Here, we used bioinformatic approaches to identify PLEs in a geographically and temporally diverse collection of V. cholerae isolates. We discovered a total of five PLEs and found that a conserved feature of these islands is their ability to interfere with ICP1 phages. PLE activity abolishes ICP1 proliferation, and while we were unable to recover phage mutants that escape PLE-mediated interference in experimental evolution experiments, we found that ICP1 isolates recovered from patient samples display unique susceptibility patterns to different PLEs. We show that PLEs, like SaPIs, are mobilized in response to phage infection and can spread to neighboring cells such that protection from phage predation can be horizontally acquired. We demonstrate that phage genome replication is inhibited by PLE activity and cell lysis is accelerated following ICP1 infection when PLE is active, indicating a multi-faceted mode of phage interference. Together, our results reveal the significance of a specific predatory phage in the evolutionary history of epidemic V. cholerae and provide new insight into mechanisms underpinning phage-host coevolution.


PLEs are a persistent feature of the V. cholerae mobilome

By analyzing the genomes of >200 V. cholerae isolates with known geographic and temporal origins [19,20] we identified five unique PLEs, each predicted to encode up to 29 open reading frames (ORFs) (Fig 1A). A nucleotide alignment of V. cholerae PLEs shows that PLEs are void of genomic rearrangements. At the protein level, PLEs encode a conserved set of eleven predicted proteins (protein translations for all predicted PLE-encoded ORFs are found in S1 Dataset). In silico analyses (using CDD [21], Pfam [22] and BLASTp) of PLE proteins revealed that only five proteins have conserved domains shared with known proteins (e-value < 1 × 10−2). All PLEs encode an integrase with a serine recombinase domain (cl02788) and all PLEs except PLE 3 encode predicted proteins with helix-turn-helix (HTH) DNA-binding domains (including those in the MarR family (COG1846) and general HTH superfamily members (cl21459)). PLE 2 encodes a protein with an InsE domain (COG2963), typical of a transposase or inactivated derivative. PLE 1 also encodes a protein with a domain found in the PSK transcription factor superfamily (cl01834) (Fig 1A).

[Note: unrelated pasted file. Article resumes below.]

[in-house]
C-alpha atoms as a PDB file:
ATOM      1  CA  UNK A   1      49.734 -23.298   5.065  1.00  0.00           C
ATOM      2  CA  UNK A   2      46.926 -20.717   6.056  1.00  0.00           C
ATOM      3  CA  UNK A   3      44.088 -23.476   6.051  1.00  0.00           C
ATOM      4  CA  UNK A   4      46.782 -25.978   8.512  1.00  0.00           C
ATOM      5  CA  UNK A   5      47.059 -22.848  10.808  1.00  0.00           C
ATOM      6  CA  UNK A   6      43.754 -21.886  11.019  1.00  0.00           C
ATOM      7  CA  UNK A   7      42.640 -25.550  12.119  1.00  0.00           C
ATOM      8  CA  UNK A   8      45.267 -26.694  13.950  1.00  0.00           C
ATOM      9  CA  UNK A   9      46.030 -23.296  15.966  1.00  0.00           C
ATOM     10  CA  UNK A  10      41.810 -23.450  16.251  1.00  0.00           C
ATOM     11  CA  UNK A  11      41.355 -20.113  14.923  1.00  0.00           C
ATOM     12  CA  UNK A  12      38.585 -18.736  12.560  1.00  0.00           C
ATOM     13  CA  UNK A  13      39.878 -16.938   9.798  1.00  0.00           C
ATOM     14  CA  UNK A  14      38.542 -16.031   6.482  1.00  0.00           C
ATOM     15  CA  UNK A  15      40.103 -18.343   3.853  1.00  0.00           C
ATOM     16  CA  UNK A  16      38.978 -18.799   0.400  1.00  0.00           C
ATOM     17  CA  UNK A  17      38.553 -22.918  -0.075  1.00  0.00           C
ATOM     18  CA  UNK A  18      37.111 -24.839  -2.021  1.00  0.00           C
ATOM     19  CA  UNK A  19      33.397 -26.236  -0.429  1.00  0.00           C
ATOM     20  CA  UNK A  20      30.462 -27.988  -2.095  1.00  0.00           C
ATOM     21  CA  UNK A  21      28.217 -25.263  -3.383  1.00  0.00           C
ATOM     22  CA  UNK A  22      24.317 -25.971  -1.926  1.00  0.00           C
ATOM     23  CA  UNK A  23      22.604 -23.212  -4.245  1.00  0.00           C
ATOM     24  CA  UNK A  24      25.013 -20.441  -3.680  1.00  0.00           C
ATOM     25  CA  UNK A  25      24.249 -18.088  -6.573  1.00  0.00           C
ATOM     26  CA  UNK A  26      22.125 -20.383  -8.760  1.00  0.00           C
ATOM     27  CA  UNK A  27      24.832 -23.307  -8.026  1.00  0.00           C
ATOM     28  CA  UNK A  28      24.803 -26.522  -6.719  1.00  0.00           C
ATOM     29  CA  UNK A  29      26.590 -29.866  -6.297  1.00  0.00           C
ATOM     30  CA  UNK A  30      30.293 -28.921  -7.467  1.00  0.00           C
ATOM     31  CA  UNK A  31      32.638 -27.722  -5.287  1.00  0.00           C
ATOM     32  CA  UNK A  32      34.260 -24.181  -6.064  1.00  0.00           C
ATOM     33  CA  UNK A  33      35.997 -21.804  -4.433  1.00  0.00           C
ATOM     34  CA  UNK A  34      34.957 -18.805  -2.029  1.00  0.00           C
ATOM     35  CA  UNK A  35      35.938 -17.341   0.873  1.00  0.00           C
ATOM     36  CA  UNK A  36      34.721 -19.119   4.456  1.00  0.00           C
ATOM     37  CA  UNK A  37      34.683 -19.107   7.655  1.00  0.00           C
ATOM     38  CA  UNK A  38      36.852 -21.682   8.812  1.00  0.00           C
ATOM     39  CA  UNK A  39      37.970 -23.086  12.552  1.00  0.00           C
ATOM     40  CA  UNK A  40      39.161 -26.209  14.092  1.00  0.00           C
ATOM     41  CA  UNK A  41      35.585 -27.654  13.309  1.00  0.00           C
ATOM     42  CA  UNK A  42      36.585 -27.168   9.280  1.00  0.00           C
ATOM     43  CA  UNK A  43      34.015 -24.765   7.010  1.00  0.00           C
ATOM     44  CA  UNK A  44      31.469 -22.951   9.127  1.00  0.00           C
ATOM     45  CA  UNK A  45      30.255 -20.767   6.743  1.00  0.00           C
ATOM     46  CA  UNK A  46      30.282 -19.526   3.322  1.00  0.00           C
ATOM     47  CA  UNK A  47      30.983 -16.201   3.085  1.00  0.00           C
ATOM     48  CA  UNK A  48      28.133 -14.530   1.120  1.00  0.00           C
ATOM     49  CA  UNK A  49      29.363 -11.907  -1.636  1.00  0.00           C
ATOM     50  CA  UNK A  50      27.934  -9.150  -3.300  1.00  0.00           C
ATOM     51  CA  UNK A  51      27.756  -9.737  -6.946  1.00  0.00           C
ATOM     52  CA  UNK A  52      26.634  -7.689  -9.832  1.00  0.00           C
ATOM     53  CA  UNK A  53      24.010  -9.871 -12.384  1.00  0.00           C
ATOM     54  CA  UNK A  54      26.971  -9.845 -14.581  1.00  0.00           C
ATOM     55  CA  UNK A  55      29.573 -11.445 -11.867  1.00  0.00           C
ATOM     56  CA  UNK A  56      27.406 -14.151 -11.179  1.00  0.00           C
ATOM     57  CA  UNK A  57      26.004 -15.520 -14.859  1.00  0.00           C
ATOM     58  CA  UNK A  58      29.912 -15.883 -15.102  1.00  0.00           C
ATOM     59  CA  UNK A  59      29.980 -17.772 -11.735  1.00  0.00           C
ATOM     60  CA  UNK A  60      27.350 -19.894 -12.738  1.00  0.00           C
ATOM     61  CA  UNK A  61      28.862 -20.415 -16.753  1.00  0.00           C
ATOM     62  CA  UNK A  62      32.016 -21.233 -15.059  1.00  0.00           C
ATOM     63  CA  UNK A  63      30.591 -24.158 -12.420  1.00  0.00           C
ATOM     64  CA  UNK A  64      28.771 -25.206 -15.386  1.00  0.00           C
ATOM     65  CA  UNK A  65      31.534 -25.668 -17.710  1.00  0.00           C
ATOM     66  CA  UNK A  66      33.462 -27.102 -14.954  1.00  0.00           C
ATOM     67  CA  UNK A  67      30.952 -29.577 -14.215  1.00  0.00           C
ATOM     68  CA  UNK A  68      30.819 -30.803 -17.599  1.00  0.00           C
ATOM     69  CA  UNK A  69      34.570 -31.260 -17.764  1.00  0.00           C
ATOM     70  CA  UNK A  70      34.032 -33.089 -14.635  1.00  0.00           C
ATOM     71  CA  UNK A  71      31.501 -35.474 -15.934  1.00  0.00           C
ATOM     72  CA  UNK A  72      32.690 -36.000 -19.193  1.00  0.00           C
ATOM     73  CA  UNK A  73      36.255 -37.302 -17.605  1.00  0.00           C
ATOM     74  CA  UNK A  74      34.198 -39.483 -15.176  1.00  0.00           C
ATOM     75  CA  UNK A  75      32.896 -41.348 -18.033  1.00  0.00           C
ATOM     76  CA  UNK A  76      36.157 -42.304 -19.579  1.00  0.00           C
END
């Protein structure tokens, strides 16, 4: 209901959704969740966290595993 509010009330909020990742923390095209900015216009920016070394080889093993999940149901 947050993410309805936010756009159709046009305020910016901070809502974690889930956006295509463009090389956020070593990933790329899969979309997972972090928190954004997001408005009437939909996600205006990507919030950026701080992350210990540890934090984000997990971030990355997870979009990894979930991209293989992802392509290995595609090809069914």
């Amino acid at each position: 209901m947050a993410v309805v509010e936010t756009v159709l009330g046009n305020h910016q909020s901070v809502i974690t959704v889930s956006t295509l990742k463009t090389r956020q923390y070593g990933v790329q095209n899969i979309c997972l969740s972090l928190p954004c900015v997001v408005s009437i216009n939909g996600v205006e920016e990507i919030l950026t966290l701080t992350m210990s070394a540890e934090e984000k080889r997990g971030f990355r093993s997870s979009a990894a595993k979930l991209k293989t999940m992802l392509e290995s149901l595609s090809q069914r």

Fig 1. Conserved PLEs are a persistent feature of the V. cholerae mobilome.